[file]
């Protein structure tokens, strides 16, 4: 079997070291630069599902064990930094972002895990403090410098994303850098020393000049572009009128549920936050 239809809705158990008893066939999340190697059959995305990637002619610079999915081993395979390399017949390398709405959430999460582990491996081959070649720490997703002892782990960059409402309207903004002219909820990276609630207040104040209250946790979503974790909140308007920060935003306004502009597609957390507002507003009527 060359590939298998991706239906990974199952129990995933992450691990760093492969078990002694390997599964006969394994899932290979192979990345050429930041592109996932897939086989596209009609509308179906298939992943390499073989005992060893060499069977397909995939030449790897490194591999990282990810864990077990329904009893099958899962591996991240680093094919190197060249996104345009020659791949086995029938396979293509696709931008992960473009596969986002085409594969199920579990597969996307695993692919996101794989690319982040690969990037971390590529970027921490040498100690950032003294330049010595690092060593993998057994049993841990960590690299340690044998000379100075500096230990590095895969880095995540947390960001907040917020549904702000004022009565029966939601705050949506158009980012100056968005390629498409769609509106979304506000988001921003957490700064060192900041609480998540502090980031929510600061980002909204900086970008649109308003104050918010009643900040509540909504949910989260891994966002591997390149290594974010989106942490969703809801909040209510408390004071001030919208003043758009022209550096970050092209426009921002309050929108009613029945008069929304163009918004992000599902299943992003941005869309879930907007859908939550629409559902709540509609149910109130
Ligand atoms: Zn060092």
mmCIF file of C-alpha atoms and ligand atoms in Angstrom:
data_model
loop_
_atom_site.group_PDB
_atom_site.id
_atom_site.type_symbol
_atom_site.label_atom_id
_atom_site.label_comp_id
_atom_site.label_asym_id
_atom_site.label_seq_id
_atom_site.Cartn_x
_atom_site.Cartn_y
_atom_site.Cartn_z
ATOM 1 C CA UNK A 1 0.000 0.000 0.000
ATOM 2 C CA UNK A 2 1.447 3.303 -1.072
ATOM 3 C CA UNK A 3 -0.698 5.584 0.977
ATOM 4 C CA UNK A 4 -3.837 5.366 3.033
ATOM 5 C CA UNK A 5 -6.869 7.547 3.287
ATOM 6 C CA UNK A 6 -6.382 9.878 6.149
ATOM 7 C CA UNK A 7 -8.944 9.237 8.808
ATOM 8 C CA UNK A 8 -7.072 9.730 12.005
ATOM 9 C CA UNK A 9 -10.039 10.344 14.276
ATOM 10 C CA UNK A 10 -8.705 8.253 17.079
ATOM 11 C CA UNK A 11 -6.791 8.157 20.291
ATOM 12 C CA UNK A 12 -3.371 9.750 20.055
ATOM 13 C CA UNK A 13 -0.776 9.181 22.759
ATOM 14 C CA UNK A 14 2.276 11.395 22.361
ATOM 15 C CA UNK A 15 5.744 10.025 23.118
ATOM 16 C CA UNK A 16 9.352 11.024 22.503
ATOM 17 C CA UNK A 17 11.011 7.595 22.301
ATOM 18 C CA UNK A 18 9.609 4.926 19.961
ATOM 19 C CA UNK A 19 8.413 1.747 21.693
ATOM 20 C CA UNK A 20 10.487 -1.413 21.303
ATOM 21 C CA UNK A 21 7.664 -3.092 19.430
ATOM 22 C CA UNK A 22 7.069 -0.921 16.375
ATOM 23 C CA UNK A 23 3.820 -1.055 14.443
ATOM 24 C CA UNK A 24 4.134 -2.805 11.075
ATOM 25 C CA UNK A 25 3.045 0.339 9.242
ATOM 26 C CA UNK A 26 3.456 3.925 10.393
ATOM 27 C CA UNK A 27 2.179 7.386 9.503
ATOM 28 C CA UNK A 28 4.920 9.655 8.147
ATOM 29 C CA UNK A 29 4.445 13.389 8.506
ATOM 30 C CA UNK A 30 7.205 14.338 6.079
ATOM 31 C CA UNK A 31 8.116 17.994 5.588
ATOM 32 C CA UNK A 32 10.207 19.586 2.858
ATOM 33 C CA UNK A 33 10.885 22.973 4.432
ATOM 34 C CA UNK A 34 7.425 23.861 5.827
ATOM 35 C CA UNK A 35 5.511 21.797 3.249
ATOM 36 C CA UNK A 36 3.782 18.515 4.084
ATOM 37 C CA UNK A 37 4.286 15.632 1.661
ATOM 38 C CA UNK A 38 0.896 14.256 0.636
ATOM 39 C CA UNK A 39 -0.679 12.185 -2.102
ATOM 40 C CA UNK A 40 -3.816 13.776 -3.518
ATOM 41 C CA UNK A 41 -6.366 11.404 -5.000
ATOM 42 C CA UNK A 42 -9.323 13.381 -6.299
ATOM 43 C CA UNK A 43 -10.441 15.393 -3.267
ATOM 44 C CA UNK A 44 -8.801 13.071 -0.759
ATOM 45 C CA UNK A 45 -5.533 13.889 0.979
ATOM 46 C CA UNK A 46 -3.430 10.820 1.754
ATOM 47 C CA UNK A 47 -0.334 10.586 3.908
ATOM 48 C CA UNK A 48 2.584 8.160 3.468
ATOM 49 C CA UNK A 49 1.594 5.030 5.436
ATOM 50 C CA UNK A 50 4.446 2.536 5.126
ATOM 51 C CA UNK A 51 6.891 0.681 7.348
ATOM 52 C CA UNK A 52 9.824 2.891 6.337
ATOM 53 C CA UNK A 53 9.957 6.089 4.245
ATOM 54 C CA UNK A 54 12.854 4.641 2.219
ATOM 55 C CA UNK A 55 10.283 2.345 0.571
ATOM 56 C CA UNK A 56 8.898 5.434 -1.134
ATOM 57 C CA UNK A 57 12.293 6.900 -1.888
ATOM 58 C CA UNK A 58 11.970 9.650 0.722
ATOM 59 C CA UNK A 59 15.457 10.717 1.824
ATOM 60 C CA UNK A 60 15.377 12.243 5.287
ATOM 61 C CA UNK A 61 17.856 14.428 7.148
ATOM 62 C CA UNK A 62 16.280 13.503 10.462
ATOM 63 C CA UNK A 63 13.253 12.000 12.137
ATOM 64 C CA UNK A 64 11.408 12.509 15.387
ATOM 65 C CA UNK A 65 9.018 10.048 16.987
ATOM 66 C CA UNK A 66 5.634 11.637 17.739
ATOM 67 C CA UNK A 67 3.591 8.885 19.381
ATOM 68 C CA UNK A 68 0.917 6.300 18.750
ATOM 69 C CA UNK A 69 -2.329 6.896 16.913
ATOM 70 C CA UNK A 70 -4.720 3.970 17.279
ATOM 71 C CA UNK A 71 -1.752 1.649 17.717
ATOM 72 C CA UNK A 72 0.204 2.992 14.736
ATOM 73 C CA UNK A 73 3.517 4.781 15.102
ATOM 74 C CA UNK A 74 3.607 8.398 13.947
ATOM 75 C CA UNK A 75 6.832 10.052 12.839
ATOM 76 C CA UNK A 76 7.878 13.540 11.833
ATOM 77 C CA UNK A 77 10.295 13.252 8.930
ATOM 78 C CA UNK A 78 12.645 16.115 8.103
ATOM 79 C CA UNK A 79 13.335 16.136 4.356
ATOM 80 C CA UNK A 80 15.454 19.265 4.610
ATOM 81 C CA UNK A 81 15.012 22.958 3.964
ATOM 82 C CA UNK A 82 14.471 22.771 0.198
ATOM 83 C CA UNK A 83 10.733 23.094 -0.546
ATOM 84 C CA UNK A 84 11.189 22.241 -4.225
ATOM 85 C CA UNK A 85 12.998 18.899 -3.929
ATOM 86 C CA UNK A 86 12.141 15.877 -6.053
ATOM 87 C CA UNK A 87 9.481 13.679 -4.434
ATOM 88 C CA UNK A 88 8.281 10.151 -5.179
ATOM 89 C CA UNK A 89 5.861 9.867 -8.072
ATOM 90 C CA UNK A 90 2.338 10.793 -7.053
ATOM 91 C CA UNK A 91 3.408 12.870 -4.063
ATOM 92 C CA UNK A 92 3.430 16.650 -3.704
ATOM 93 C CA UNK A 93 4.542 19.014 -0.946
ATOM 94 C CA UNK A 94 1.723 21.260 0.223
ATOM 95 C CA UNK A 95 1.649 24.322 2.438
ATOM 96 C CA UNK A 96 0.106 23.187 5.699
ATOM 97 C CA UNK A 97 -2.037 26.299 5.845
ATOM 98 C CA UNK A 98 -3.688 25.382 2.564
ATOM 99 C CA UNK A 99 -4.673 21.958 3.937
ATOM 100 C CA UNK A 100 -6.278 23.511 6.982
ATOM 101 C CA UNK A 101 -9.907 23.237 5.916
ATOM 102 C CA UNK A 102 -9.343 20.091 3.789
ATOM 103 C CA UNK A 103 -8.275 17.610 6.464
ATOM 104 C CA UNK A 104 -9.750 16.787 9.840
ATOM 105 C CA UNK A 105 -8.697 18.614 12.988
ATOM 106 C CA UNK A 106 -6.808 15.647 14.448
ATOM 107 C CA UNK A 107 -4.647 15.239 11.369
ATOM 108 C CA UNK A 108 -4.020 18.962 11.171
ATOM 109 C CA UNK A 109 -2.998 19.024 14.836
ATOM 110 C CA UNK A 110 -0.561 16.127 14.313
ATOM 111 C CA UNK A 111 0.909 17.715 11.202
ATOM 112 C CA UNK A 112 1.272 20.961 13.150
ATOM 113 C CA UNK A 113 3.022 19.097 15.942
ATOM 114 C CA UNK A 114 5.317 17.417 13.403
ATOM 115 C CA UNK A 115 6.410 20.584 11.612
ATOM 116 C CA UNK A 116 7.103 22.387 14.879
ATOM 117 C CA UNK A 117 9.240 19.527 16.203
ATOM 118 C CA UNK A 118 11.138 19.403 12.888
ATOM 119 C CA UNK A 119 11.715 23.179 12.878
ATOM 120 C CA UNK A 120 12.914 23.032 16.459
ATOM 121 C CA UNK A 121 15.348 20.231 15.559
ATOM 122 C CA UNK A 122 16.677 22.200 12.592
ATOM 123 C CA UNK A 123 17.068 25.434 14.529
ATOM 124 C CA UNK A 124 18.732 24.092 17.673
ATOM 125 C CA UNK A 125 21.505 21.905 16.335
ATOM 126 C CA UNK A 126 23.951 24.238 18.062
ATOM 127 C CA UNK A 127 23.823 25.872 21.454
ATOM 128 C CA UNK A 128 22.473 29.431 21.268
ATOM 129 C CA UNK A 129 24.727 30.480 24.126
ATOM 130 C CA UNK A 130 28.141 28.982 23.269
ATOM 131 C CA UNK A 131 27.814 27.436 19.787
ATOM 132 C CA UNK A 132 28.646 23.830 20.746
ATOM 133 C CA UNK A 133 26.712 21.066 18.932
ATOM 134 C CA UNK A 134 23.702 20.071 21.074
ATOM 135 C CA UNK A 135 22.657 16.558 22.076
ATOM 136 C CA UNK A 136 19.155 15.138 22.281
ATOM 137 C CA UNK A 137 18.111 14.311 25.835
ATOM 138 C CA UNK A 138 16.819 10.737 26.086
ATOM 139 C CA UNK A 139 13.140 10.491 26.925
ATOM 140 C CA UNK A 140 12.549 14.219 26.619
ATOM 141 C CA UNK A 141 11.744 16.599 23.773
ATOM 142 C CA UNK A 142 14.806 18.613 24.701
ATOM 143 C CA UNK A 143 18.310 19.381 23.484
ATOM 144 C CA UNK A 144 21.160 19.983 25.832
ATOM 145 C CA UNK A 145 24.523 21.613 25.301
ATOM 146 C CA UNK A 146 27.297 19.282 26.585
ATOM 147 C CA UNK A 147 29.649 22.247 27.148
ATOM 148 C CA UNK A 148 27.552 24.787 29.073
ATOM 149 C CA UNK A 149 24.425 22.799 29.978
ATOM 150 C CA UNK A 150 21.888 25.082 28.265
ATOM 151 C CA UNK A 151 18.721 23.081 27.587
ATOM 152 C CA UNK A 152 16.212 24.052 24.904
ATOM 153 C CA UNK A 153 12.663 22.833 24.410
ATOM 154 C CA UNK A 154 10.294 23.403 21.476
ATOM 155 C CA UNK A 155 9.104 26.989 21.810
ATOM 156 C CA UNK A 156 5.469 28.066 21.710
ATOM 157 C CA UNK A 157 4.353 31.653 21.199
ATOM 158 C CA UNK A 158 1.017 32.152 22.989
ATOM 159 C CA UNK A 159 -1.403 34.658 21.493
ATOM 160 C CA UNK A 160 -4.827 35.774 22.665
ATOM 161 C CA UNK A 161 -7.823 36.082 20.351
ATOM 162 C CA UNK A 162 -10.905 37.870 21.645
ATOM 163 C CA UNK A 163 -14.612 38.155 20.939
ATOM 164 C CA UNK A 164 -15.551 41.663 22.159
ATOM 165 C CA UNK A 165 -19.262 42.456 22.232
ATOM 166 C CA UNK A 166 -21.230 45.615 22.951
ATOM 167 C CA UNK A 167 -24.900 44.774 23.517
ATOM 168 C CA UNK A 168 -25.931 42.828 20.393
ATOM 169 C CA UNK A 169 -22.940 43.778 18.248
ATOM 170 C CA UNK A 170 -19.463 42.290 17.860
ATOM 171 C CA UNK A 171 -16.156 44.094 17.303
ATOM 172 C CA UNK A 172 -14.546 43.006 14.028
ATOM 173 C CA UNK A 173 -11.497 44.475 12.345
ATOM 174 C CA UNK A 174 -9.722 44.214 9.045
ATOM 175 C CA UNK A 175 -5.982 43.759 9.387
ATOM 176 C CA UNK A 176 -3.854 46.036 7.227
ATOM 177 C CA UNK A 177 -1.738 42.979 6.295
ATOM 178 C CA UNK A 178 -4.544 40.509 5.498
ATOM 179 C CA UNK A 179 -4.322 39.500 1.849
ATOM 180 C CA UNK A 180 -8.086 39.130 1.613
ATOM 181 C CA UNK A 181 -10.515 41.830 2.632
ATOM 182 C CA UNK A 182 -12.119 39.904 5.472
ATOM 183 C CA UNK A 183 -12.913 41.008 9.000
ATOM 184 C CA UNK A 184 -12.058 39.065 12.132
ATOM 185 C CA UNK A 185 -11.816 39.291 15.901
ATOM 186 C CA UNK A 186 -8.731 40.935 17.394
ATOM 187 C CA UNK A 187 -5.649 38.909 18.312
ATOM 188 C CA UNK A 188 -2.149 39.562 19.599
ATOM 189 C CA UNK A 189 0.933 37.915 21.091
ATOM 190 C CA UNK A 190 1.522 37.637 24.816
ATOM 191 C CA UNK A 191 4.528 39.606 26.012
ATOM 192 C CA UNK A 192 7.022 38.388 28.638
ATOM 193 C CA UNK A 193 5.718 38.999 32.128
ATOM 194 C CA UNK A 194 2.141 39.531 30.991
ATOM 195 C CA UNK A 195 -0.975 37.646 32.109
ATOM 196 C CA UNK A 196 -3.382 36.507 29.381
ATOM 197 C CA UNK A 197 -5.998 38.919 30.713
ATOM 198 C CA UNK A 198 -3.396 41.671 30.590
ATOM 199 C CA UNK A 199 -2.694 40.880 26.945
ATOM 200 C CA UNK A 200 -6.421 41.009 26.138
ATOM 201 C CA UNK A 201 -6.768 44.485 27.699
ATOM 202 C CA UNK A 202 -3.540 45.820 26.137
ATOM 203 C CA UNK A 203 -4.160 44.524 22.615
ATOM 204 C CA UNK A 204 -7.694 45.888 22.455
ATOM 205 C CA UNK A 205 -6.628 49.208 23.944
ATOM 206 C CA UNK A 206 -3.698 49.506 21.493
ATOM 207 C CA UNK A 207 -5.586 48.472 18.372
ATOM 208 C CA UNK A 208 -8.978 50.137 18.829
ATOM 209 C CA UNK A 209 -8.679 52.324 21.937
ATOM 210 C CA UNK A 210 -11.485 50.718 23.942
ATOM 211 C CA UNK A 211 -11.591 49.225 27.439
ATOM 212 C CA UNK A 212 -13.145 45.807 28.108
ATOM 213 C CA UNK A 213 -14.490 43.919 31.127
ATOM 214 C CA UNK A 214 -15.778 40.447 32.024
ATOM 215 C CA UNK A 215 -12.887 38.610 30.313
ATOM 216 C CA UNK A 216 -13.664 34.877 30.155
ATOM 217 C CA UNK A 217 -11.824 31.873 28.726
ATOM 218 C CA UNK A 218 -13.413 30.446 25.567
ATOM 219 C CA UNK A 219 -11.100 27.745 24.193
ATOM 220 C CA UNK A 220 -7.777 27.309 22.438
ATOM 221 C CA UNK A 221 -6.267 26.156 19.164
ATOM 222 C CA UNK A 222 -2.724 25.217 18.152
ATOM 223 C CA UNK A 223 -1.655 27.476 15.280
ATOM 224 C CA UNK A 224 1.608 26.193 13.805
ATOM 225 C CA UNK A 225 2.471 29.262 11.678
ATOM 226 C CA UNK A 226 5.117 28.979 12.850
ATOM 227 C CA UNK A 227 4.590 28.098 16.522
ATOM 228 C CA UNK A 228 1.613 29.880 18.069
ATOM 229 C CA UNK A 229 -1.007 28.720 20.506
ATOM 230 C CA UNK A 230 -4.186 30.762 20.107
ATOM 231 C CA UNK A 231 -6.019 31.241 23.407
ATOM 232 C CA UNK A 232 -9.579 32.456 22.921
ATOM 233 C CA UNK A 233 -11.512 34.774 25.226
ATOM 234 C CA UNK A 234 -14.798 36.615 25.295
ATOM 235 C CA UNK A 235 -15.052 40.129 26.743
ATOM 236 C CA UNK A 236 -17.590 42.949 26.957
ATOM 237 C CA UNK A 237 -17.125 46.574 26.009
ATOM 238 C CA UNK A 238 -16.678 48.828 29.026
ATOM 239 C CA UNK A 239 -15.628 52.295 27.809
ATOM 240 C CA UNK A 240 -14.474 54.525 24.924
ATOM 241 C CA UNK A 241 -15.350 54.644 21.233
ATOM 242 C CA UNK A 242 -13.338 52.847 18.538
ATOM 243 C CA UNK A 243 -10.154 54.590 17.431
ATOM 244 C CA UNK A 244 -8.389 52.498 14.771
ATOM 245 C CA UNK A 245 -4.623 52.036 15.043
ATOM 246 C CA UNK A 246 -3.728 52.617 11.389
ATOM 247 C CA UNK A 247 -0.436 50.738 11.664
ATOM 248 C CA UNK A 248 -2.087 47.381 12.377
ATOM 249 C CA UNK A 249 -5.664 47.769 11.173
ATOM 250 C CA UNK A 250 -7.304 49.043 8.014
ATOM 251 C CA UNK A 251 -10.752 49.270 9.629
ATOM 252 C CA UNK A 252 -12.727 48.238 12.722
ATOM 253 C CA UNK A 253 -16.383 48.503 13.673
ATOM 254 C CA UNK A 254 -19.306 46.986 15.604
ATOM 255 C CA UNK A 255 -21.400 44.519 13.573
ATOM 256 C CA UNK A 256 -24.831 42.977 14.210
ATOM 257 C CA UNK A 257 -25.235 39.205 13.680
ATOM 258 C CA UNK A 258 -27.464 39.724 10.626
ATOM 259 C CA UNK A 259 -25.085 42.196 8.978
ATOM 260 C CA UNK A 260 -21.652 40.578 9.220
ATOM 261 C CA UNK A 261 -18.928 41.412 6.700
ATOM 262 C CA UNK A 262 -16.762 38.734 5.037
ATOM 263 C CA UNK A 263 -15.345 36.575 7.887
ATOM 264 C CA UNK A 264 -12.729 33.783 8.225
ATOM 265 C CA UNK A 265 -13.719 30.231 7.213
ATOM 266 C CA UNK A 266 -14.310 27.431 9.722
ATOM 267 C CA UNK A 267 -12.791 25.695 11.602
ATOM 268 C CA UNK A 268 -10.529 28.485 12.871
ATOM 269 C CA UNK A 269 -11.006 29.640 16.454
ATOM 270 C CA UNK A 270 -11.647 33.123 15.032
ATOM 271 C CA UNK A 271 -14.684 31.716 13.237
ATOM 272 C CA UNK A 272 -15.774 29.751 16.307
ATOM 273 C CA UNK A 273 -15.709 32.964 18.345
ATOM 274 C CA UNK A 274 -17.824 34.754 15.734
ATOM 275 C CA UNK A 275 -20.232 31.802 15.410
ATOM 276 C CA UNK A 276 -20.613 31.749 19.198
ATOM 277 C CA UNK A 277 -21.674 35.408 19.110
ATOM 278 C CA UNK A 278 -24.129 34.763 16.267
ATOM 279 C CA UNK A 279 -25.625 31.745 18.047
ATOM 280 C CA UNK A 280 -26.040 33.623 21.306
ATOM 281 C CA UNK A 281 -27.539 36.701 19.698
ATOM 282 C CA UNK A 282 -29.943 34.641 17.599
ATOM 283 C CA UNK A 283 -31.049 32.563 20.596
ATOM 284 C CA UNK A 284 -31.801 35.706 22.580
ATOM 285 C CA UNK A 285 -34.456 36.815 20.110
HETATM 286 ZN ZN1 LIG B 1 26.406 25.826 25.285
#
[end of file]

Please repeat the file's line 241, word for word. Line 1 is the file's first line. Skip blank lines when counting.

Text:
ATOM 226 C CA UNK A 226 5.117 28.979 12.850